Best Outdoor Rug for Your Porch
Choosing the best area rug for a patio, deck or other outdoor decor can be exciting or even a little overwhelming. Area rugs can make or break the decor of a space. Shopping for an outdoor patio rug is similar to choosing one for an interior space — with a few differences. An outdoor rug must be able to withstand variables in climate and weather as well as complement the aesthetic feel of an open space. Practical considerations aside, shopping for the perfect rug should be fun, and many great options are available.
Material is one of the first things to consider when shopping for patio carpets. Synthetic and natural fibers are treated and maintained differently, and the climate of your patio space will play a big role. Weather resilience is an important part of how your outdoor rug will endure over time.
Natural fibers like jute, sisal, cotton, hemp and seagrass are are generally strong sustainable if properly cared for. On the other hand, synthetic fibers don’t stain, fade, absorb water. They’re also mold- and mildew-resistant. Polypropylene rugs are most common and durable among synthetic outdoor area mats. Polyester, acrylic and recycled materials are common alternatives.
Compare fibers in our Rug Materials Guide.
Similar to an indoor area rug, the size and shape of your outdoor rug should accentuate the decor in the space it’s filling. It’s critical to accurately measure the dimensions of your patio area. If tables and chairs are placed on the mat, they should stand evenly and firmly. You can place either all four legs on the carpet or only the front two. Consider framing the space with your furniture first to measure for your outdoor rug.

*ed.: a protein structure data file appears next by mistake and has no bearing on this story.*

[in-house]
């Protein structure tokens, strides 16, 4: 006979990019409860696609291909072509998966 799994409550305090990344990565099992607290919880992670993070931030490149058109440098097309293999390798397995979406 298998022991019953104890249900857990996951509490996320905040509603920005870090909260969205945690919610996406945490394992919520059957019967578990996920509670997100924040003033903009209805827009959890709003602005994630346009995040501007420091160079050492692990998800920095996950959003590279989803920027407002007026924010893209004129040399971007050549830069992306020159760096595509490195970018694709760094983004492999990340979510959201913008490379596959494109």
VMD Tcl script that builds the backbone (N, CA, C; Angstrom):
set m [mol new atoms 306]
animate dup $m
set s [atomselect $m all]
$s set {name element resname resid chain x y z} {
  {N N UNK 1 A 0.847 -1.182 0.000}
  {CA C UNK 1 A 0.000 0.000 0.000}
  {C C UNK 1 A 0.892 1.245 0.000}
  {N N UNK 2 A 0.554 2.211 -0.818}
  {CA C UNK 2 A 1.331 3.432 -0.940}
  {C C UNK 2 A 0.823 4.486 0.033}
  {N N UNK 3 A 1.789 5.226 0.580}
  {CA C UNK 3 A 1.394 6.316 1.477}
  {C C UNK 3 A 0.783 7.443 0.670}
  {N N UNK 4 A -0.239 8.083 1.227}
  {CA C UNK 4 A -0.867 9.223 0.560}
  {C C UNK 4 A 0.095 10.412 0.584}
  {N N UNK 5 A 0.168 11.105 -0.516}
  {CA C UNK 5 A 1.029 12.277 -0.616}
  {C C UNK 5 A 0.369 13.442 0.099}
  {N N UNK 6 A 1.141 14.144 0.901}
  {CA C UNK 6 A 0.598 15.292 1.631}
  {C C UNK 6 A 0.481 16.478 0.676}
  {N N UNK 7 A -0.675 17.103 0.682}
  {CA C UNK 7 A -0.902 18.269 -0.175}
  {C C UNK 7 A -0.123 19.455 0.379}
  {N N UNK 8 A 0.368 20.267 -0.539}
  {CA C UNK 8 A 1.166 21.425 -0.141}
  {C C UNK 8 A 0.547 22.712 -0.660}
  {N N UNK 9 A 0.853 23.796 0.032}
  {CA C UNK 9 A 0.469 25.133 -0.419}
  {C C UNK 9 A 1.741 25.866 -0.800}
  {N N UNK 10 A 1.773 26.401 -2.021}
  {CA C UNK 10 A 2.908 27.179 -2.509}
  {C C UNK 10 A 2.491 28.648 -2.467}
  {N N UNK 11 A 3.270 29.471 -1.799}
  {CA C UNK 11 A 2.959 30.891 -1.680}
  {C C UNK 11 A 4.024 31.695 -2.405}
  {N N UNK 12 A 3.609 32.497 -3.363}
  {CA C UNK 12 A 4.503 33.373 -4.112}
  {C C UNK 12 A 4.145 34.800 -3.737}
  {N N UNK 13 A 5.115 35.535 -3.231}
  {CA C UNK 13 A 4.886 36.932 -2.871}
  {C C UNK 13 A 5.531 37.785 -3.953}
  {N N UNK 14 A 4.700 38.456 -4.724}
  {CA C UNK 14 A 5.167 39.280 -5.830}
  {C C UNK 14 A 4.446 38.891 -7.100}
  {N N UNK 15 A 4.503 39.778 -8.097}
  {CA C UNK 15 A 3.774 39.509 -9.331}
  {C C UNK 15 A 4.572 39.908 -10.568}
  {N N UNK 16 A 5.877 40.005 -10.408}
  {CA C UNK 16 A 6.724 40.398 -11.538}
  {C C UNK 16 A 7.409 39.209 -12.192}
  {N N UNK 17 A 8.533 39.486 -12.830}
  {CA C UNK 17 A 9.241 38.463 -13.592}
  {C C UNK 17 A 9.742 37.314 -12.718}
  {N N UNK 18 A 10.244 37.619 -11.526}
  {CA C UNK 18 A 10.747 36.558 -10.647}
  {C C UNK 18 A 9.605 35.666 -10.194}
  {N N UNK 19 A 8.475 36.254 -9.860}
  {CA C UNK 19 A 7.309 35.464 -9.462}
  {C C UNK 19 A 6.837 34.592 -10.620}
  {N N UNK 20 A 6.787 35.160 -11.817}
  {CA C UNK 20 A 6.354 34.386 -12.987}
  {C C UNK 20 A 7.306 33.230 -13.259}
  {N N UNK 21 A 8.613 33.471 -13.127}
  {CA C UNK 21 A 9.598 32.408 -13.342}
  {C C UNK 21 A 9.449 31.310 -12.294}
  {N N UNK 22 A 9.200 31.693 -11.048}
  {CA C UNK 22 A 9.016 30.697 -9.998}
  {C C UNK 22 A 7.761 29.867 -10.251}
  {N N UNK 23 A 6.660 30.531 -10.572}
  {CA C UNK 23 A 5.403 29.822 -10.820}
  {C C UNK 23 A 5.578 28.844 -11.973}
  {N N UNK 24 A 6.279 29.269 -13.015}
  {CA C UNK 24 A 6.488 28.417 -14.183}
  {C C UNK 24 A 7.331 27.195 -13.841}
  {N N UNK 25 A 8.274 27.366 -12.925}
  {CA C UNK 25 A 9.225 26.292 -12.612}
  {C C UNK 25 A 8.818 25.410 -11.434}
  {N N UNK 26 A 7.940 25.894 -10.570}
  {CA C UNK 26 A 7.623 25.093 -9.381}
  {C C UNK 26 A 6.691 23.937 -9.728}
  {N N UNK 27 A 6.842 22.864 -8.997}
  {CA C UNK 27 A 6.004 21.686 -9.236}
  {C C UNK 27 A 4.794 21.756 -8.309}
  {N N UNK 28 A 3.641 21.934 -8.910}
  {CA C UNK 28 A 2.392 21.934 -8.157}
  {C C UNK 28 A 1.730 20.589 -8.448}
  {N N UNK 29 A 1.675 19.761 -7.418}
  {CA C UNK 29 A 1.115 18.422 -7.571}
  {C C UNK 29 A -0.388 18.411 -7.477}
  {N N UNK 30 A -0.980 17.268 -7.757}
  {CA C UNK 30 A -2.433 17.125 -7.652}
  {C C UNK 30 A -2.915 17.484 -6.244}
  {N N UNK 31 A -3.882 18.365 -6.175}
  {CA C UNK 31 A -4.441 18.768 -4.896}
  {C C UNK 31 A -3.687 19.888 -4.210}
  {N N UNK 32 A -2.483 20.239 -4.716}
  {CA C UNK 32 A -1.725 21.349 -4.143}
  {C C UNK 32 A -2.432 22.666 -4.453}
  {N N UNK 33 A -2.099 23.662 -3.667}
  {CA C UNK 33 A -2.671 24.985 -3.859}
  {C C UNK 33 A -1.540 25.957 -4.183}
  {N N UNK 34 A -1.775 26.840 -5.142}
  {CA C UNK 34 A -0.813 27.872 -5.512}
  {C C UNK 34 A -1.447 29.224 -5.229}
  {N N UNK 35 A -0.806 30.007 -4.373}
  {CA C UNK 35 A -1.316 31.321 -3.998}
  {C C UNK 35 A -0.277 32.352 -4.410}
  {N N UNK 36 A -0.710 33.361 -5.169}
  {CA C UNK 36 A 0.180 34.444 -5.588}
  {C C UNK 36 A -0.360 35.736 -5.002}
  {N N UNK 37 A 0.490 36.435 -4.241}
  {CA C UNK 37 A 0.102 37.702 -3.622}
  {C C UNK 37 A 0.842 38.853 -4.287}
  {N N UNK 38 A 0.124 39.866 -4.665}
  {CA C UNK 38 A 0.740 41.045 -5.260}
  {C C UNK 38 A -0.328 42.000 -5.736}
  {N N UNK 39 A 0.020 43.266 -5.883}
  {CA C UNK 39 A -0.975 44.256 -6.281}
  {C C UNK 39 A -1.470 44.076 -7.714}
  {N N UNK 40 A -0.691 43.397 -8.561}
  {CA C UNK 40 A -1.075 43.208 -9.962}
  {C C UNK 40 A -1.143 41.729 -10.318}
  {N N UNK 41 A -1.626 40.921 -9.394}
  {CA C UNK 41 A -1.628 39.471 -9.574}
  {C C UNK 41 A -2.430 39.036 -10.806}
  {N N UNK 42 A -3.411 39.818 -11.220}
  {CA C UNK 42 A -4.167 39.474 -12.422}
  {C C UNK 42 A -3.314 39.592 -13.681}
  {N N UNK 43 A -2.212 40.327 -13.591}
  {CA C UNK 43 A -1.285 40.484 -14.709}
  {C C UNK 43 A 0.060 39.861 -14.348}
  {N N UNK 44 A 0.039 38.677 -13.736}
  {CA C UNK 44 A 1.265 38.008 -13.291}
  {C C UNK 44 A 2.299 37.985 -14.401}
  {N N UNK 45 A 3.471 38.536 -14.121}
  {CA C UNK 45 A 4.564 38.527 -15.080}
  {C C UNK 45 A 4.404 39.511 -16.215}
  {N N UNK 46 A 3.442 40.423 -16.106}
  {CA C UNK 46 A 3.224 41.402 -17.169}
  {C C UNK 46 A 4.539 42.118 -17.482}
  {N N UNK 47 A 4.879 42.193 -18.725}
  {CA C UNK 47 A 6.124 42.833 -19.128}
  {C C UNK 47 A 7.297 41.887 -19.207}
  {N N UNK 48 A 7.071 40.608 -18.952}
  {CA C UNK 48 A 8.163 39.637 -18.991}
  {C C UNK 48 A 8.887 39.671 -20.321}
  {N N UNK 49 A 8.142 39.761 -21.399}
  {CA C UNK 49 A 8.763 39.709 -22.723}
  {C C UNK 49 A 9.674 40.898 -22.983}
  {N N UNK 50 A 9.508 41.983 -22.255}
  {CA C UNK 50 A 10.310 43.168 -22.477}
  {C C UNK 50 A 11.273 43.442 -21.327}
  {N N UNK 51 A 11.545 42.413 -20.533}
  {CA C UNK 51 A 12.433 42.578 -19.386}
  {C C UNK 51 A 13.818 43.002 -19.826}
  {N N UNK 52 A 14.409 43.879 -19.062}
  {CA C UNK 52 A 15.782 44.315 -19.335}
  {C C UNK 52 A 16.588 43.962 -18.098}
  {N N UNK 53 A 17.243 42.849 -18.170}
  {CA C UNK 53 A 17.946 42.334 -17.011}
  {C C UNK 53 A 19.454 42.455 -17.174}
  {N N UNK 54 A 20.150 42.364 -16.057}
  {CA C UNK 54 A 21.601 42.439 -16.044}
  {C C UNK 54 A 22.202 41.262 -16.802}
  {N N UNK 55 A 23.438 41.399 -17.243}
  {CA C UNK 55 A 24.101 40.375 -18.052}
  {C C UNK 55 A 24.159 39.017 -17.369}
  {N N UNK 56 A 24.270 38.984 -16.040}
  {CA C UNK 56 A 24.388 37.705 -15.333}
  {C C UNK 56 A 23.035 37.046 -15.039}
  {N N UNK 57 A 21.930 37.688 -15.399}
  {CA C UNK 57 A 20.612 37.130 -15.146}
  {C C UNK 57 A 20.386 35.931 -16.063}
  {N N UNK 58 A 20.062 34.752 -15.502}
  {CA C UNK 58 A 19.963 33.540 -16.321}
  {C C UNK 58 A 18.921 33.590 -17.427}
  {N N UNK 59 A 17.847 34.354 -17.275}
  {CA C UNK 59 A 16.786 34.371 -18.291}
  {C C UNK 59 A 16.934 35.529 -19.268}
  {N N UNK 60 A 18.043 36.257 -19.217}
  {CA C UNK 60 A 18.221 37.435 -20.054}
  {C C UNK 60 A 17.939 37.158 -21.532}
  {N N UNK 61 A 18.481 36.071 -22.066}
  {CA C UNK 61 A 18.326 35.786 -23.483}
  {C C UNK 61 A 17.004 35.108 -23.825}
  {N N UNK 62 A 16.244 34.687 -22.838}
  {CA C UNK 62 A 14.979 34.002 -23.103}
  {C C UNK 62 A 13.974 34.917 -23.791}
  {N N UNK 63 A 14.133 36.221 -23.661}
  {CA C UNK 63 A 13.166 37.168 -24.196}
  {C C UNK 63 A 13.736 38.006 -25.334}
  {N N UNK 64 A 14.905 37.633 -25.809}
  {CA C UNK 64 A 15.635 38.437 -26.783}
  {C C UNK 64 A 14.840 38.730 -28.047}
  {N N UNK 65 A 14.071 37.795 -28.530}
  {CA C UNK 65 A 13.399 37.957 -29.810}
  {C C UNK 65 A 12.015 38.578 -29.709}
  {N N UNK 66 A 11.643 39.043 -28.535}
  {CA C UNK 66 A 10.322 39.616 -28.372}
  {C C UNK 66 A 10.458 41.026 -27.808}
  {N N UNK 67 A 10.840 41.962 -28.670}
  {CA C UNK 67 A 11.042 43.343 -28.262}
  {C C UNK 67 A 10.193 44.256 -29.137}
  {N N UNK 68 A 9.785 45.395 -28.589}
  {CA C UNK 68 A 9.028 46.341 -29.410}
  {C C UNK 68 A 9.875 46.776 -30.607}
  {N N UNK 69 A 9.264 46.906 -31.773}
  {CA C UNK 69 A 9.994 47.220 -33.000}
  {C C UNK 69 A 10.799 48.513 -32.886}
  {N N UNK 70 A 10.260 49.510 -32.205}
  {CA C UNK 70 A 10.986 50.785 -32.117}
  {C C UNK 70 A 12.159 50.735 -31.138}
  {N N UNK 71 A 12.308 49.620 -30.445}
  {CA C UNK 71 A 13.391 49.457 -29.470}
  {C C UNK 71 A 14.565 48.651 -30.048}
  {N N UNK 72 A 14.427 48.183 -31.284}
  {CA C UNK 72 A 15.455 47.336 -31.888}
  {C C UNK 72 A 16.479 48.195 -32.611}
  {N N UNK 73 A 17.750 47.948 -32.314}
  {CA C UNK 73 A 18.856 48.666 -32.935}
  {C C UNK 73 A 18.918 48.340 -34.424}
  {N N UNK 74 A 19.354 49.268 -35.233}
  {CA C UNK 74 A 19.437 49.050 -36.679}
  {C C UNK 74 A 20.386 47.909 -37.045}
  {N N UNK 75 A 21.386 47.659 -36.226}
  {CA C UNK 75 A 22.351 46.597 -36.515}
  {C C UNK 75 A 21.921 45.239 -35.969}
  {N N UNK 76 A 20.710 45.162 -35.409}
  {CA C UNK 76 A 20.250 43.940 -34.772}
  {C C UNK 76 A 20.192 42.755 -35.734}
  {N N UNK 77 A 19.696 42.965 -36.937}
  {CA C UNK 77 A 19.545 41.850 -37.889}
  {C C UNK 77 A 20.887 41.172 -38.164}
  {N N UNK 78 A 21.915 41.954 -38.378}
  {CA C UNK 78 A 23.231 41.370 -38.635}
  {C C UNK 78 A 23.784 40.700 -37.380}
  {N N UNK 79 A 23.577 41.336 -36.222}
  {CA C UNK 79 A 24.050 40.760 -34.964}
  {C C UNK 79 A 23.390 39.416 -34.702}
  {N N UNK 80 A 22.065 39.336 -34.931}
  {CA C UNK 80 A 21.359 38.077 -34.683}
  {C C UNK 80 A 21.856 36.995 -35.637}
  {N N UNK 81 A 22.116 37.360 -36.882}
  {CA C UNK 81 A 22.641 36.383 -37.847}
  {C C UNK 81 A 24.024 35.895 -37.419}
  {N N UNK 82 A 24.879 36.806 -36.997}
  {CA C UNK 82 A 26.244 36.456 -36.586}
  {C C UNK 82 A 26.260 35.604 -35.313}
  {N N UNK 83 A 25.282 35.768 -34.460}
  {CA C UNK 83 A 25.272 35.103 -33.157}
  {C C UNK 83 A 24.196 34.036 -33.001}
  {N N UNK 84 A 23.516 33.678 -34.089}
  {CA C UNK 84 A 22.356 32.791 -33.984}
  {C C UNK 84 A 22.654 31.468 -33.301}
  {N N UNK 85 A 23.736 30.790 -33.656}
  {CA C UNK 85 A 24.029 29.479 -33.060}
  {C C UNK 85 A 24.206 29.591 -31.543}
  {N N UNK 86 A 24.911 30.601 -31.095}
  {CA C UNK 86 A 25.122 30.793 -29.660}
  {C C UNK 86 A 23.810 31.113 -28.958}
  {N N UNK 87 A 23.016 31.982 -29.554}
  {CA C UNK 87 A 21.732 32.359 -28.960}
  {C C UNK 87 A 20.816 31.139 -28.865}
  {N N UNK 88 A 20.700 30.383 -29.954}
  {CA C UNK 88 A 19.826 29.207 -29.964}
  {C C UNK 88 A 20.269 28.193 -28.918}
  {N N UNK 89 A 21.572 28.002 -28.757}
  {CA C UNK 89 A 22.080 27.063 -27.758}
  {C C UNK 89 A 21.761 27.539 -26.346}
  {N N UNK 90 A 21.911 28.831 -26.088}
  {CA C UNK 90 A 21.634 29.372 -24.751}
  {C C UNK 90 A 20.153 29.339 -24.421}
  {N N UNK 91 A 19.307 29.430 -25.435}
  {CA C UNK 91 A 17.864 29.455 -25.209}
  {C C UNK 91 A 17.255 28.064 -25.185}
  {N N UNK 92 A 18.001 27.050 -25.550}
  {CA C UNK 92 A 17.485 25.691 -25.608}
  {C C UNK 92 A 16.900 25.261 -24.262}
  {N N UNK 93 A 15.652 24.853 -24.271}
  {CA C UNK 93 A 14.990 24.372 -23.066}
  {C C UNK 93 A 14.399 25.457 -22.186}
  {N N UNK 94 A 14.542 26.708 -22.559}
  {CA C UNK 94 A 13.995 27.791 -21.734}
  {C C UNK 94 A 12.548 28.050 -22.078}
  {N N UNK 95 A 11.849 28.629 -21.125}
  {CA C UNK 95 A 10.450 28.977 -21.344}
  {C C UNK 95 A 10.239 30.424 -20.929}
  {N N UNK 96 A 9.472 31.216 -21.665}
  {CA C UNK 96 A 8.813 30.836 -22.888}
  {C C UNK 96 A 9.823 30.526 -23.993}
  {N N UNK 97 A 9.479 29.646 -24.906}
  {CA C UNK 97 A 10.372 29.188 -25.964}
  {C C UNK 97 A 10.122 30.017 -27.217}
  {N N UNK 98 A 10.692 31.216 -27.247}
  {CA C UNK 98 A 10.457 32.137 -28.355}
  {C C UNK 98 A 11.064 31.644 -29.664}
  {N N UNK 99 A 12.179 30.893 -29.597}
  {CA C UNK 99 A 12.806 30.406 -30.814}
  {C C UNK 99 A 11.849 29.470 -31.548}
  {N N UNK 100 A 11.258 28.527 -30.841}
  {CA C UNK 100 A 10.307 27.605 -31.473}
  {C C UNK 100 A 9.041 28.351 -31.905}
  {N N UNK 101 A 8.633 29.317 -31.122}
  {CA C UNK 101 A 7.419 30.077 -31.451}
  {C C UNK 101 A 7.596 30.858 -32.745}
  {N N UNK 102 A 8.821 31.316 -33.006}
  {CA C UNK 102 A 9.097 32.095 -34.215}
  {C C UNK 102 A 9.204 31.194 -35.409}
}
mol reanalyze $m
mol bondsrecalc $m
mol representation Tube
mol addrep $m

You can get sizing tips for your outdoor rug in our Area Rug Size Guide.
The best shape for an outdoor rug can be determined by how it’s used. Choose from standard rectangles, round, oval, square and even outdoor runners. Smaller outdoor rugs can fit neatly in central spaces with furniture placed on the edge of the mat. Round or oval area rugs often work well in this type of configuration, creating a natural conversation zone. Larger rectangular mats are best for furniture that is setting directly on top. Runners are typically used in narrow passages.
Outdoor area rugs come in a wide variety of styles to choose from, including geometric, solids, stripes, traditional, contemporary and floral. Outdoor braided rugs are also a popular option. The style of rug should complement the patio furniture and the size and shape of the external space. When choosing a pattern for your outdoor rug, consider how much of it will be seen. If furniture is placed on the mat, think about how the furniture will look against a geometric pattern versus a bold solid color.
Check out our guide to Types of Rug Styles for ideas.
Regular cleaning and maintenance of outdoor patio mats increases the lifetime of the rug. How an outdoor patio rug is cleaned depends on what it’s made from. Synthetic materials are generally easier to clean. Regular vacuuming keeps dirt from settling in the fibers, and spot cleaning with a soft, dry cloth with water is effective for minor spills. One benefit of synthetic rugs is that you can hose them down easily and leave them to dry outside. Larger mounted rugs can be maintained with natural detergent, water and a soft brush.
Natural materials such as jute require more ongoing maintenance and tend to work better in lower traffic areas. Excess moisture can damage the rug, and drying it out quickly after a cleaning helps with longevity.
See our guide on Outdoor Rug Maintenance for more maintenance tips.
Depending on the type of surface the outdoor rug is placed on, a non-slip component may be a consideration. If the rug is multi-purpose and might be used in an interior space through part of the year, non-slip backings made from latex are good for foyers and other high-traffic areas. Latex backings are not suitable for hardwood floors because they can accumulate moisture, stifle ventilation and cause damage to the finish.
Non-latex backing made from cotton, jute, sisal, or wool are more appropriate for hardwoods. They allow the rug to breathe and get adequate ventilation for the wood beneath. Natural fibers are not as durable or mildew-resistant and require more regular care and upkeep.